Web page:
We can assume without loss of generality that, if \(\mathbb{K}=\mathbb{C}\), \(e^{i\theta}\Lambda \in \mathcal{S}\) whenever \(\Lambda\in\mathcal{S}\) and \(\theta\in\mathbb{R}\). By [15, Thm. 3.10], the \(\sigma (\mathscr {X},\mathcal {S})\)topology is an LCTVS topology, and it is no stronger than the norm topology. Consider
which is a \(\sigma (\mathscr {X},\mathcal {S})\)closed set containing \(\mathbb {B}\). If \(x\notin \mathbb {B}\), then there exists some \(\Lambda \in \mathcal {S}\), such that \(\Re\Lambda x  \in (1,\Vert x_n \Vert ]\). Since \(\mathcal {S}\) is norming, \(\Vert \Lambda \Vert _{\mathscr {X}^*} \le 1\), so \(C_{\Lambda ,[1,+1]}\) appears on the righthand side of (A.3). However, \(x\notin C_{\Lambda ,[1,+1]}\), so \(x\notin \tilde{\mathbb {B}}\).
We conclude that \(\tilde{\mathbb {B}}=\mathbb {B}\), so \(\mathbb {B}\) is \(\sigma (\mathscr {X},\mathcal {S})\)closed. \(\square\)
Rights and permissions
Open Access This article is licensed under a Creative Commons Attribution 4.0 International License, which permits use, sharing, adaptation, distribution and reproduction in any medium or format, as long as you give appropriate credit to the original author(s) and the source, provide a link to the Creative Commons licence, and indicate if changes were made. The images or other third party material in this article are included in the article's Creative Commons licence, unless indicated otherwise in a credit line to the material. If material is not included in the article's Creative Commons licence and your intended use is not permitted by statutory regulation or exceeds the permitted use, you will need to obtain permission directly from the copyright holder. To view a copy of this licence, visit http://creativecommons.org/licenses/by/4.0/.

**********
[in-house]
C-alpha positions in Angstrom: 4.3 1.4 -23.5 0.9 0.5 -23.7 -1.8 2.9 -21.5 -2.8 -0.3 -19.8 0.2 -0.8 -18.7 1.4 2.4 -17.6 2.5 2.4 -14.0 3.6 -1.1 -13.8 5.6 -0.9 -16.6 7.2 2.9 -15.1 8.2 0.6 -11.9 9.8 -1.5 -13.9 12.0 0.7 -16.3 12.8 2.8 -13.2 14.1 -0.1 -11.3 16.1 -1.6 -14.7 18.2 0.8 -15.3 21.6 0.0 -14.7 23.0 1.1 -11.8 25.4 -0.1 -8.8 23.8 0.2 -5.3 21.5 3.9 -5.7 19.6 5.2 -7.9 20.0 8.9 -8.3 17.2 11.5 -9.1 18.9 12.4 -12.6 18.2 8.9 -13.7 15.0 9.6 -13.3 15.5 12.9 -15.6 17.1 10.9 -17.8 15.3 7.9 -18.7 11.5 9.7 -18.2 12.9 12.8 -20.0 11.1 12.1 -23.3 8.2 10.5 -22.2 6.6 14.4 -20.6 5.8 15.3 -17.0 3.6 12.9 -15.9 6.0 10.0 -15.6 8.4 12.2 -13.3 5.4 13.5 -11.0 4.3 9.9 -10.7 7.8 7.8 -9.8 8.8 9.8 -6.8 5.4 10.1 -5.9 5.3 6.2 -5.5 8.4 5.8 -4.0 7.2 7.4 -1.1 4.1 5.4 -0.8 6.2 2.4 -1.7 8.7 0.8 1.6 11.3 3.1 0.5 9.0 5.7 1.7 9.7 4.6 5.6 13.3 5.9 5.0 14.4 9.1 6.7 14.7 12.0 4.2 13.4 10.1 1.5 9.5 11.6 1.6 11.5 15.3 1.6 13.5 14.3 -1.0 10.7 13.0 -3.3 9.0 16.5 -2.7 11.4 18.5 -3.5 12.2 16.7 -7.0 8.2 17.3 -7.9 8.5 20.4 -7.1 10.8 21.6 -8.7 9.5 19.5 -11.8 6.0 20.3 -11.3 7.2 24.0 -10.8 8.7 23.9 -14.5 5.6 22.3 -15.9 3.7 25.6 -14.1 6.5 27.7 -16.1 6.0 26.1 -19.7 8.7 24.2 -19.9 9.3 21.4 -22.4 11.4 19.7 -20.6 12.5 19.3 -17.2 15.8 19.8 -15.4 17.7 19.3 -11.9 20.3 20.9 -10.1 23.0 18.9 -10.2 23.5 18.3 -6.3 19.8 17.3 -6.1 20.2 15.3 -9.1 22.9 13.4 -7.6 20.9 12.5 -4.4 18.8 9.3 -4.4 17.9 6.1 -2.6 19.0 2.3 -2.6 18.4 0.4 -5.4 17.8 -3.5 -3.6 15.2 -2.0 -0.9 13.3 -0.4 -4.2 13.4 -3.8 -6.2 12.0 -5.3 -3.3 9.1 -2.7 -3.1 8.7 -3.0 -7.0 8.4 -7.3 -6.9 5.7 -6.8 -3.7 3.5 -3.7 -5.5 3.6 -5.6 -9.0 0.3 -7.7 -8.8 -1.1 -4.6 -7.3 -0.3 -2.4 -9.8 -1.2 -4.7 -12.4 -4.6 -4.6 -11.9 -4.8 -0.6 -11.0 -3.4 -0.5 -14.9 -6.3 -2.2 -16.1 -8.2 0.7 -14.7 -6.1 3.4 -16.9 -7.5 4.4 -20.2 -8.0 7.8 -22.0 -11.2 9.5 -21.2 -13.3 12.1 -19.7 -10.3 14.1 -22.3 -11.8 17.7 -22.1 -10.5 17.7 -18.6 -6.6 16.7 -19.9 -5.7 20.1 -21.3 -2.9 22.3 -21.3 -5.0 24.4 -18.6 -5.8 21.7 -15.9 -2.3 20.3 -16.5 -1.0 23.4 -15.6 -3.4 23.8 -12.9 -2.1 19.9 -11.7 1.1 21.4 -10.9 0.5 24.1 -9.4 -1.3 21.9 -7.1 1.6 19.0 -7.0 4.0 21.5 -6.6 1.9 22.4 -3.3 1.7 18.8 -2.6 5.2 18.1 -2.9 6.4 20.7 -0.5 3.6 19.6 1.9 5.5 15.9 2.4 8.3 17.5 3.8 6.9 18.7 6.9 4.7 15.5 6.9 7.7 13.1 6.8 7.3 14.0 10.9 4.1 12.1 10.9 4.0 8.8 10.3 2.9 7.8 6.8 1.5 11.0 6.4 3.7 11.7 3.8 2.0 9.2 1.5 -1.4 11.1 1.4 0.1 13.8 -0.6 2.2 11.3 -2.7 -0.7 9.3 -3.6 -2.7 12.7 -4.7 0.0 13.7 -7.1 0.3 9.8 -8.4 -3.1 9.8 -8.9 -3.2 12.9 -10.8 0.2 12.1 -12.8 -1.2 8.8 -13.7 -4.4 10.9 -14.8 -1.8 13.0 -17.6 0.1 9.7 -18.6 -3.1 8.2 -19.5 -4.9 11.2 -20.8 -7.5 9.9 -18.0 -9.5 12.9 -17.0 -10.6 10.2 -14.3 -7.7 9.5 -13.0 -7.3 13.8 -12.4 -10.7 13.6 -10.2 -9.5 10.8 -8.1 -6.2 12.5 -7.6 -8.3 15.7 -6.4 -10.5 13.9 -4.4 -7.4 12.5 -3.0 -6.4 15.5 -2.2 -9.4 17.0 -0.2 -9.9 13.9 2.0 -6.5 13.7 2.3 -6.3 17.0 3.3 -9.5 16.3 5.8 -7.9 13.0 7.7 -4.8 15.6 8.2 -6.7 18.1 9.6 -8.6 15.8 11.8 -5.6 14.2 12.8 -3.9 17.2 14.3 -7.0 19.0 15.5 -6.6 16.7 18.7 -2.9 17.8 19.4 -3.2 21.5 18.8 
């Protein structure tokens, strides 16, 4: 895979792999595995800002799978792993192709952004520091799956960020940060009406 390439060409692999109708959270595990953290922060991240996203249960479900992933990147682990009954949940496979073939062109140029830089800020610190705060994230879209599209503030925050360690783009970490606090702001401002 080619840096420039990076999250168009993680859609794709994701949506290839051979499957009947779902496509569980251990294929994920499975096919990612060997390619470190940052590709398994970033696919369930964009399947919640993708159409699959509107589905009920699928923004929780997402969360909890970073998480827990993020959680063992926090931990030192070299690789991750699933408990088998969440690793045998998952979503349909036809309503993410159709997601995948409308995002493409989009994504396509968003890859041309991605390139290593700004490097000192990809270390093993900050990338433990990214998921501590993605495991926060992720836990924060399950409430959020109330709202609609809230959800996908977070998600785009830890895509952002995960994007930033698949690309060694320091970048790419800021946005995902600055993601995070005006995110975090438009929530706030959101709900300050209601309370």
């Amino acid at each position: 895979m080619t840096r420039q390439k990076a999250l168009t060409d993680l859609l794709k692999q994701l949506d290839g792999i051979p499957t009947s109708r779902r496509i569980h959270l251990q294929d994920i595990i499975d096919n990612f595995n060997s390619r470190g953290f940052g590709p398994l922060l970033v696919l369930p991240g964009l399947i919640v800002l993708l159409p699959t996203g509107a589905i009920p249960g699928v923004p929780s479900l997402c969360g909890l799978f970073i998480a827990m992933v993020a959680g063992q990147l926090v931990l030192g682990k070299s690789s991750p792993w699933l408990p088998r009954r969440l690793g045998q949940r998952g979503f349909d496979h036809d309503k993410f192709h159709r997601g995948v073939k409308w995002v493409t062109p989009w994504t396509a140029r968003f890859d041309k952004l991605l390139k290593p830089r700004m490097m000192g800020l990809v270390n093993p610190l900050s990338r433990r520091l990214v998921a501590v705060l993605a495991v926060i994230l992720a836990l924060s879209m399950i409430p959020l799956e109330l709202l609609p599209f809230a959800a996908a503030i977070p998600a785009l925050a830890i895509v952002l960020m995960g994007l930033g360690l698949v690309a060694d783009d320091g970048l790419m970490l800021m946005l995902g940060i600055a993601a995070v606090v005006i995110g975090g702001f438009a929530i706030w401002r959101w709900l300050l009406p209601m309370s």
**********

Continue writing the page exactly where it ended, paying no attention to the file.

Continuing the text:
About this article
Cite this article
Sussman, E. A strengthened Orlicz–Pettis theorem via Itô–Nisio. Ann. Funct. Anal. 14, 22 (2023). https://doi.org/10.1007/s43034022002251
Received:
Accepted:
Published:
DOI: https://doi.org/10.1007/s43034022002251
Keywords
 Itô–Nisio
 Orlicz–Pettis
 Gaussian noise
Mathematics Subject Classification
 46B09
 60B05